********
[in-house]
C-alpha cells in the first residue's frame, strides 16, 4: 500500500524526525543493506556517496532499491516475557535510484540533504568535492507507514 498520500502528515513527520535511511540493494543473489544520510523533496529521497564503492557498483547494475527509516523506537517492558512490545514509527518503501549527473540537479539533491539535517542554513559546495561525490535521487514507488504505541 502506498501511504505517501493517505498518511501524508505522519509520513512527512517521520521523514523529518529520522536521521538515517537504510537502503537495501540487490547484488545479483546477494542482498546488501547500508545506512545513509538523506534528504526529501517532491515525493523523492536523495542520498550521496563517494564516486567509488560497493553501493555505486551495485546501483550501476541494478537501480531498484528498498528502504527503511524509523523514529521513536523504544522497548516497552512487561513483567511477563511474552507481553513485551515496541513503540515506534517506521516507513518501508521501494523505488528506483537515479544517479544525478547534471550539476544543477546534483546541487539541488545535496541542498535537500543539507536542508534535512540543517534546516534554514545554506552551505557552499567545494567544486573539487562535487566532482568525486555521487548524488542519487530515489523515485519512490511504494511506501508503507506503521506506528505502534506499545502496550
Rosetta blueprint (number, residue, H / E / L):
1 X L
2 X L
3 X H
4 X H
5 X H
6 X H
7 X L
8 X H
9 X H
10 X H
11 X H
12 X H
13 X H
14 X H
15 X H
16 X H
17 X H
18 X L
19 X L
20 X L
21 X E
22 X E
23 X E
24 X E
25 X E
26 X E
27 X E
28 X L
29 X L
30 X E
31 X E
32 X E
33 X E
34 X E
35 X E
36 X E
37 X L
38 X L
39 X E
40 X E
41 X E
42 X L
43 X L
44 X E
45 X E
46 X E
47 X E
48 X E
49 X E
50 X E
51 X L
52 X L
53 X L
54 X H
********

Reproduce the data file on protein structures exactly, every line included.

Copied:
[in-house]
C-alpha cells in the first residue's frame, strides 16, 4: 500500500524526525543493506556517496532499491516475557535510484540533504568535492507507514 498520500502528515513527520535511511540493494543473489544520510523533496529521497564503492557498483547494475527509516523506537517492558512490545514509527518503501549527473540537479539533491539535517542554513559546495561525490535521487514507488504505541 502506498501511504505517501493517505498518511501524508505522519509520513512527512517521520521523514523529518529520522536521521538515517537504510537502503537495501540487490547484488545479483546477494542482498546488501547500508545506512545513509538523506534528504526529501517532491515525493523523492536523495542520498550521496563517494564516486567509488560497493553501493555505486551495485546501483550501476541494478537501480531498484528498498528502504527503511524509523523514529521513536523504544522497548516497552512487561513483567511477563511474552507481553513485551515496541513503540515506534517506521516507513518501508521501494523505488528506483537515479544517479544525478547534471550539476544543477546534483546541487539541488545535496541542498535537500543539507536542508534535512540543517534546516534554514545554506552551505557552499567545494567544486573539487562535487566532482568525486555521487548524488542519487530515489523515485519512490511504494511506501508503507506503521506506528505502534506499545502496550
Rosetta blueprint (number, residue, H / E / L):
1 X L
2 X L
3 X H
4 X H
5 X H
6 X H
7 X L
8 X H
9 X H
10 X H
11 X H
12 X H
13 X H
14 X H
15 X H
16 X H
17 X H
18 X L
19 X L
20 X L
21 X E
22 X E
23 X E
24 X E
25 X E
26 X E
27 X E
28 X L
29 X L
30 X E
31 X E
32 X E
33 X E
34 X E
35 X E
36 X E
37 X L
38 X L
39 X E
40 X E
41 X E
42 X L
43 X L
44 X E
45 X E
46 X E
47 X E
48 X E
49 X E
50 X E
51 X L
52 X L
53 X L
54 X H